Hark! Five Americans in MLS who should test themselves in Europe
Twenty seven of the 50 players on FourFourTwo's list of 2016's best American men's players reside in Major League Soccer, but if we had our way, that number would shrink.
Nothing against MLS, but the best soccer is played overseas, in Europe mostly. That shines through our top 50 -- among the domestically based guys, too.
A dozen of the MLS players have toiled overseas, with seven of the first eight -- everyone except No. 12 Jordan Morris -- spending considerable time in Europe.
It wouldn't be so surprising if one or two of them went back (hello, Michael Bradley?). Here are five more who could benefit from making the jump, and just might do so.
GYASI ZARDES (LA Galaxy); No. 16 on our USMNT Top 50
The Galaxy's 25-year-old homegrown star has gained so much in four years alongside Robbie Keane, picking up attacking subtleties that have enabled him to broaden his game. He has done so playing up top -- his natural and favored position -- and on the flank, where he's spent most of his time in LA and in a fruitful two years with the national team.
There's more to unlock within Zardes, and getting out of his comfort zone and into a situation where playing time isn't certain and the fight for points is absolute would serve him well. He's been linked to a half-dozen teams this year alone, in Turkey and Italy and Belgium and England -- the Reading talk won't stop -- and at some point he should bite.
DARLINGTON NAGBE (Portland Timbers); No. 17 on our USMNT Top 50
Count of hands: Who had the Liberian-born playmaker stepping into the U.S. lineup as soon as citizenship arrived? Some of us are guilty, and Nagbe, 26, was quickly shuttled onto the roster, impressed when he got onto the field -- that goal against Ecuador, that assist against Bolivia -- and then sat and watched the Copa America Centenario from the bench.
Too much too soon or just not to Jurgen Klinsmann's liking? Six months on, and we'll see what Bruce Arena means for Nagbe’s international career, but he has spent most of the past decade under Caleb Porter, at the University of Akron and with the Timbers, and another voice -- another vision -- could be a bridge to the next level. Celtic is pursuing him, but Portland doesn't appear interested.
KELLYN ACOSTA (FC Dallas); No. 25 on our USMNT Top 50
What a fine year the 21-year-old Hoops' homegrown player has enjoyed: His first U.S. call-up, starts in four internationals -- including key a World Cup qualifier in St. Vincent and the Grenadines -- and a season of growth with the Supporters' Shield winners.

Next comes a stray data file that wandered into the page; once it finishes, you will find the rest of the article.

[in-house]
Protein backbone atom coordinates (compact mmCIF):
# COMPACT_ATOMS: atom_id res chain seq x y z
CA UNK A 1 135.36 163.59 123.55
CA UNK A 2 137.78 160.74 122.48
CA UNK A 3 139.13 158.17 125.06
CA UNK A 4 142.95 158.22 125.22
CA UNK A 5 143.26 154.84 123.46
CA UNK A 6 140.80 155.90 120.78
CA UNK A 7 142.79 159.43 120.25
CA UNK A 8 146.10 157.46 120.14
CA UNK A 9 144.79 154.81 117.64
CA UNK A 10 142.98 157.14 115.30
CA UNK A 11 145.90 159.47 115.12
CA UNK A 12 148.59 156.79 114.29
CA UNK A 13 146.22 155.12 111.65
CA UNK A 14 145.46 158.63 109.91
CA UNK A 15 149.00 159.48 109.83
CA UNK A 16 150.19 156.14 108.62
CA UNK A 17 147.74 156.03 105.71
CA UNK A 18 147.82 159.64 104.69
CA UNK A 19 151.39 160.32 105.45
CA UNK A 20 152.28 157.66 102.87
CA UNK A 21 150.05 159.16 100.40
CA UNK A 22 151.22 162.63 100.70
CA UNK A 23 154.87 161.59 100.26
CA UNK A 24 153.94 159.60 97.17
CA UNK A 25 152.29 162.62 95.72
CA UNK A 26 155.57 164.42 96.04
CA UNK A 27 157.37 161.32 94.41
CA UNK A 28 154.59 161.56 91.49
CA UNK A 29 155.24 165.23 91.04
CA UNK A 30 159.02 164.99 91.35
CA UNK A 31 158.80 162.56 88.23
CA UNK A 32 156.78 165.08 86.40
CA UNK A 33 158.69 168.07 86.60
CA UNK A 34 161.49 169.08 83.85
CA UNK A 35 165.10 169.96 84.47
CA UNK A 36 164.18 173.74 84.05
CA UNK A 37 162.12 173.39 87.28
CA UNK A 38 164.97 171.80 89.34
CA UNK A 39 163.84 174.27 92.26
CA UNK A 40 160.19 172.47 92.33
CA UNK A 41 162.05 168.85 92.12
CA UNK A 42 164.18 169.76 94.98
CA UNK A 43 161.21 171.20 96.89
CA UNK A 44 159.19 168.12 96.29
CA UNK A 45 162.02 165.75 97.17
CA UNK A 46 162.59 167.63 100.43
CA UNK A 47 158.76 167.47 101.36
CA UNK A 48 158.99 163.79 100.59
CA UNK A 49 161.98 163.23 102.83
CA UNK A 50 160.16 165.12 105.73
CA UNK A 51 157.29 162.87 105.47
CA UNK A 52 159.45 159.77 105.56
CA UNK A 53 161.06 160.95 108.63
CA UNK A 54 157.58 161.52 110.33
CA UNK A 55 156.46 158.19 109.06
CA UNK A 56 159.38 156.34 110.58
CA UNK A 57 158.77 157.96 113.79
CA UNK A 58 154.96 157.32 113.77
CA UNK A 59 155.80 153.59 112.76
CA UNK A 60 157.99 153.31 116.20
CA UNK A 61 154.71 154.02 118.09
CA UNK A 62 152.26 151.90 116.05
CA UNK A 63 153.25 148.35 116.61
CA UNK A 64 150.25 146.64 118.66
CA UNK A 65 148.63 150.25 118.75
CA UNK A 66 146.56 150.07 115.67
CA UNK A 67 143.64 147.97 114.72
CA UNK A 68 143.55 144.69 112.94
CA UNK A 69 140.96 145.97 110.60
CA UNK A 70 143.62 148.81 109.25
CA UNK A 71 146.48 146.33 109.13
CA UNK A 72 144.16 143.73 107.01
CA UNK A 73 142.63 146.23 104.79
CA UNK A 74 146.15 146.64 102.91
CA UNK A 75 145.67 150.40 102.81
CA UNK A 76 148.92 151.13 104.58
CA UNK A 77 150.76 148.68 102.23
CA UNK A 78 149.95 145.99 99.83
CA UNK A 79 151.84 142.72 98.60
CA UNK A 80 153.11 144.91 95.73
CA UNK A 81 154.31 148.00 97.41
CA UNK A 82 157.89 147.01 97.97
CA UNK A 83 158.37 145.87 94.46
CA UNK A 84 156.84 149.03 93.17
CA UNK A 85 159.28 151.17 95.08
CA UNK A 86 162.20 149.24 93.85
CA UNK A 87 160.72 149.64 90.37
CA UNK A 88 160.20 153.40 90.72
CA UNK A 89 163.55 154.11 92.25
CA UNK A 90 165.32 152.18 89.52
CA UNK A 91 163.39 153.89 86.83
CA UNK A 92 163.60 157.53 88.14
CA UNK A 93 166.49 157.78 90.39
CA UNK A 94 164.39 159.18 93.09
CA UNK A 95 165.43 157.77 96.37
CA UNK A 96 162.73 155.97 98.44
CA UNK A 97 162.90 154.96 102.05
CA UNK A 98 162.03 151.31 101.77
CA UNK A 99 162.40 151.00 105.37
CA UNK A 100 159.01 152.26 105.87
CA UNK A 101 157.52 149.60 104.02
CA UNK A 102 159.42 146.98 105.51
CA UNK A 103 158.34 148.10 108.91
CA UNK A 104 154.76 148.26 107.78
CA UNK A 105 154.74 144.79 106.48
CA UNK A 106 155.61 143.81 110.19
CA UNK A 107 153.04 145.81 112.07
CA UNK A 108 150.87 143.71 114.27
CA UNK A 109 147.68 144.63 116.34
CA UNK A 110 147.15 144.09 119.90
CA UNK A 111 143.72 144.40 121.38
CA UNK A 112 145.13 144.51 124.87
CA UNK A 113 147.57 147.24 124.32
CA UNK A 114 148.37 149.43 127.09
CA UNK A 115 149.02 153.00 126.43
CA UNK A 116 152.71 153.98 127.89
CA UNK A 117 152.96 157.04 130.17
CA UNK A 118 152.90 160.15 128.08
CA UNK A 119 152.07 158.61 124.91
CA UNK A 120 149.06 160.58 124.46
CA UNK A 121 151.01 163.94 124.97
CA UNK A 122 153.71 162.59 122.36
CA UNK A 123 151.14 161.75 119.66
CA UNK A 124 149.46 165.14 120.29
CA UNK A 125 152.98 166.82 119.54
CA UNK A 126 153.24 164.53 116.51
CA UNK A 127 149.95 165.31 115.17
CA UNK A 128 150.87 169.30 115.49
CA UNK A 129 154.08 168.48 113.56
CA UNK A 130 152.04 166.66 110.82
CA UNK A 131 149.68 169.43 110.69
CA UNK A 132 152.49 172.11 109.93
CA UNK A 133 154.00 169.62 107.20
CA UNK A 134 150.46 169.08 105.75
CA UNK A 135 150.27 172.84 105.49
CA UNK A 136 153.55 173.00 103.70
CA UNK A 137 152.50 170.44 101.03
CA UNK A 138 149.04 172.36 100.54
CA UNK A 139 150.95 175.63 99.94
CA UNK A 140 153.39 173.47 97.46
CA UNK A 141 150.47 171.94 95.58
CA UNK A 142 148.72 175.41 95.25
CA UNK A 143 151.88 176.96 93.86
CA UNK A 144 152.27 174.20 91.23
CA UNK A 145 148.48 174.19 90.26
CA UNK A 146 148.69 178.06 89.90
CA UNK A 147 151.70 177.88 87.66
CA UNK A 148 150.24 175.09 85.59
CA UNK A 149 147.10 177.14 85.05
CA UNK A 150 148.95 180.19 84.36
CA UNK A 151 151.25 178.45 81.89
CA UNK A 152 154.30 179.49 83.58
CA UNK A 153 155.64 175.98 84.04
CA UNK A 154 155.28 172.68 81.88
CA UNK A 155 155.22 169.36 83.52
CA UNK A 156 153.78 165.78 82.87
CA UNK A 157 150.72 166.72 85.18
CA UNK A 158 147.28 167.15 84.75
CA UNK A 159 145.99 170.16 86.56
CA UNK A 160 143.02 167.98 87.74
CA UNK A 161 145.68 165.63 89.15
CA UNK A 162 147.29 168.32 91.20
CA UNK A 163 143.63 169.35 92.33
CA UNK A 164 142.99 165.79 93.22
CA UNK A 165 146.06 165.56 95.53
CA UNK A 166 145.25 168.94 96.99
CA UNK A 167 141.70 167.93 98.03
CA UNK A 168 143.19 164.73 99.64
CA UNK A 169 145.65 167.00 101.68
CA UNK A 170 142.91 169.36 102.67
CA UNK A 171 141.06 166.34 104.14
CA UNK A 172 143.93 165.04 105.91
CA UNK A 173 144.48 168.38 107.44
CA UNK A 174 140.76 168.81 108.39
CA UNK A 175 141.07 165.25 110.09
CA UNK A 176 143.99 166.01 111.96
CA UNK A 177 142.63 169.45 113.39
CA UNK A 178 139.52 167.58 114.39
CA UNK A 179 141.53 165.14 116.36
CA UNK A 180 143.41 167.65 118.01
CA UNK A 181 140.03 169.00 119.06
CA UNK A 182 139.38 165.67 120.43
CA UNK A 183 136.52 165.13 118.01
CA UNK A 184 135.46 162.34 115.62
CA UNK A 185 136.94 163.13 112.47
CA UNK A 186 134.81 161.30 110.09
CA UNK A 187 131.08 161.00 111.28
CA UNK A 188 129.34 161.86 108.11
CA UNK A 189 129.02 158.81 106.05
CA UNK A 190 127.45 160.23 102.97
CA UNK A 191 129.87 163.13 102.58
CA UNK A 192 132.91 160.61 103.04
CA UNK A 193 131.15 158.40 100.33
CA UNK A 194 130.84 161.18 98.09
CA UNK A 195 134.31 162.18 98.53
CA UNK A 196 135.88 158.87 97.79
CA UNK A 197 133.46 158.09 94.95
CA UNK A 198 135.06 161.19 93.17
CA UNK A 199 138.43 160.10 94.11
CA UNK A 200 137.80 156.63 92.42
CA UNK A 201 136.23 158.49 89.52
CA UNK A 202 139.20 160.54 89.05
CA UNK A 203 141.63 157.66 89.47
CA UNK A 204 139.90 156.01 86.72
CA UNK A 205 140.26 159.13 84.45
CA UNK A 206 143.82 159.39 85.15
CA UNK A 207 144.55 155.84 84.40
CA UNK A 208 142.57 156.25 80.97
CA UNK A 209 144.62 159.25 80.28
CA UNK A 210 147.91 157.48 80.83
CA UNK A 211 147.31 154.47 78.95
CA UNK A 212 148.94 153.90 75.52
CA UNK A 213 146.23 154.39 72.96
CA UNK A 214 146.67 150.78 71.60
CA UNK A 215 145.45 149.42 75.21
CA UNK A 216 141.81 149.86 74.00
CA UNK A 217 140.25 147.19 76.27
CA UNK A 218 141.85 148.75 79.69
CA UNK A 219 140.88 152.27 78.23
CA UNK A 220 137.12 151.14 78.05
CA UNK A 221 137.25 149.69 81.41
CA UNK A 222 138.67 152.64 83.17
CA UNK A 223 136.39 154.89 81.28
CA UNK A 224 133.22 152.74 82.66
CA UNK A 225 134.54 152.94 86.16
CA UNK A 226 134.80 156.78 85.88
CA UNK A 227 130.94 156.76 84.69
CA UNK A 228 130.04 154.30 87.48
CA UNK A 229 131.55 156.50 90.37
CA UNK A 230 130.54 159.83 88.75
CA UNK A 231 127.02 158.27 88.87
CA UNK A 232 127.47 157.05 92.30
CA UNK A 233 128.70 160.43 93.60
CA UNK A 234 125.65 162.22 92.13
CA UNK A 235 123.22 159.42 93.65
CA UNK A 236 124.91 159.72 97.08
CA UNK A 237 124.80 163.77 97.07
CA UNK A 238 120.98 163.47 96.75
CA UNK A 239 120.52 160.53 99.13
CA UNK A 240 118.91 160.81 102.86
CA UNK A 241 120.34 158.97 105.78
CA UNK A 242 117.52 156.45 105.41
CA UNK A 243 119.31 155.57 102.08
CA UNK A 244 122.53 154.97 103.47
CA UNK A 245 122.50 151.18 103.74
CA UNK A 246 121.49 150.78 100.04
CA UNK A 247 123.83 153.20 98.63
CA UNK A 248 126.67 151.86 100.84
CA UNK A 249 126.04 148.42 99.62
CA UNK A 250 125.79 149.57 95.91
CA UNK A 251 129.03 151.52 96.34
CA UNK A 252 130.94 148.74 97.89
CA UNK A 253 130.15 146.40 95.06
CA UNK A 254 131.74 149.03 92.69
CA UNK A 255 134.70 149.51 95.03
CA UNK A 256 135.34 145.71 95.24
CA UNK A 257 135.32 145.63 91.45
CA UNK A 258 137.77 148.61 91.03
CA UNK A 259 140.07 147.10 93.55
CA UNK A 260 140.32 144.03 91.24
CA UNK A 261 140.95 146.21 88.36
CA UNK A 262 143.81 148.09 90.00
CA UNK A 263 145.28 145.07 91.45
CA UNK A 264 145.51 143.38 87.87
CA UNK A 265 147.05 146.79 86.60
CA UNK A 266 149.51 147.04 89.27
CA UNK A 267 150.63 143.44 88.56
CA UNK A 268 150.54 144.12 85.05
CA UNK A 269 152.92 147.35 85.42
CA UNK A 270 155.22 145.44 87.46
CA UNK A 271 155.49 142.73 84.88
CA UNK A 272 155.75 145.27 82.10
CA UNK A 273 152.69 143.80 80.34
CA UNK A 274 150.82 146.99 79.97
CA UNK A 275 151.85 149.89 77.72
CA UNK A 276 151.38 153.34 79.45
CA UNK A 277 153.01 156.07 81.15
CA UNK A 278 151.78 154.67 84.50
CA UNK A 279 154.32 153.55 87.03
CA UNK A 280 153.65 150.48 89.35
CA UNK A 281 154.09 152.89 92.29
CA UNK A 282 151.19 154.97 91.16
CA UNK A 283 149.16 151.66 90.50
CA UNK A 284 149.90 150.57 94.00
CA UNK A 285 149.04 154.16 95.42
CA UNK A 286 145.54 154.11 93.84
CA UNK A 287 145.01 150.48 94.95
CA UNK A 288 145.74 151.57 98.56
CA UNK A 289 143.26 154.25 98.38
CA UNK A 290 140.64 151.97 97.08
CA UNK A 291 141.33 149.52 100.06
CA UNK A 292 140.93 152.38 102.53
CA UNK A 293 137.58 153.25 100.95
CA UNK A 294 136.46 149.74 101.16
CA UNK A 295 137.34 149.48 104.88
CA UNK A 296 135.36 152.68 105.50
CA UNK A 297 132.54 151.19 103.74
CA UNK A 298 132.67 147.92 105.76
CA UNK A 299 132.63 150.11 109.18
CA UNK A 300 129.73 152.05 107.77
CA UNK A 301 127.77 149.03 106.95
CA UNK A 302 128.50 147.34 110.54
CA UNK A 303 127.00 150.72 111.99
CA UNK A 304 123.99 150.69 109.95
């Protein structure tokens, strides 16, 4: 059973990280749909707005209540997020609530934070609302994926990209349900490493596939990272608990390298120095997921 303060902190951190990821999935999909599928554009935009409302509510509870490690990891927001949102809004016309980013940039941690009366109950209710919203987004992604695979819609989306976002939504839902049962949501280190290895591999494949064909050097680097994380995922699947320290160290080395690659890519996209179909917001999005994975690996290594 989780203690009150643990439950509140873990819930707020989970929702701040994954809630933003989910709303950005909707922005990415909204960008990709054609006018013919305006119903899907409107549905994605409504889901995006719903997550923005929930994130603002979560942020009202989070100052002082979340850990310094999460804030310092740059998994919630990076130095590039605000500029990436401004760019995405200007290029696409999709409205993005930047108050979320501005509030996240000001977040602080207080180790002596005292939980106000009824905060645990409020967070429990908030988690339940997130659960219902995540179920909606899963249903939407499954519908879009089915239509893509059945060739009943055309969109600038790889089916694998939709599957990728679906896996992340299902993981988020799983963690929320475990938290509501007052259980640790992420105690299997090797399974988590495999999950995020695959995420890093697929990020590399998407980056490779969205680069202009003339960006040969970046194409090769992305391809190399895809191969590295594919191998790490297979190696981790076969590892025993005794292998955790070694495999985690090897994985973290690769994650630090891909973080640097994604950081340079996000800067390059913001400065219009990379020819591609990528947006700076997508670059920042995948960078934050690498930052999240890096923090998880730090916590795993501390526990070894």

Now if he could play the same role from club and country, all the better, but versatility always is a plus, and he's worked hard to become a better left back for Klinsmann. With Klinsmann gone, we'll see what occurs, but the Yanks have far more depth in central midfield, his natural post, than on the flanks. He's been with Dallas since he was 14, the last four years with the first team, and a move abroad could accelerate his advancement.
BILL HAMID (D.C. United); No. 31 on our USMNT Top 50
Not so long ago, the 26-year-old goalkeeper was in pole position to succeed Brad Guzan (once he'd succeeded Tim Howard) with the national team, but now that seems so long ago. He was a regular call-up for Klinsmann but saw action just twice, in January 2012 against Venezuela and November 2014 in Ireland. Repeated injury troubles since he was voted MLS' top goalkeeper two years ago, none worse than the knee ailment that forced him out of last January's camp and put him in rehab until late spring, have knocked him off the ladder.
But Hamid was solid as D.C. made a late-season run in 2016 before faltering in the playoffs. He has spent eight years with United, and now that he's healthy again (knock on wood), might a change of scenery help him take his game to the next level? We think so. He's trained with Bob Bradley at Swansea City, but that's an unlikely destination.
WIL TRAPP (Columbus Crew); No. 39 on our USMNT Top 50
Kyle Beckerman is the model for the 23-year-old defensive midfielder, who has the skills and savvy (and a maturity well beyond his years) to play the position at a high level.
He's on the trajectory -- he quietly had his best year in 2016 -- but could do with a boost. He has made appearances in the past two January camps, coming on for Mix Diskerud for both of his caps (a loss in Chile in 2015 and the win over Canada last February), but he's one of several youngsters vying to be a regular consideration under Arena.
Jermaine Jones isn't going to play forever, neither is Beckerman, and one day Michael Bradley will be through. Trapp could be the man by then, but he needs to make a breakthrough, and he's not young in soccer terms. The steady progress at Columbus has been nice, but he needs the sterner test that the right European situation would provide. Any takers?
Scott French is a reporter for FourFourTwo. Follow him on Twitter @ScottJFrench.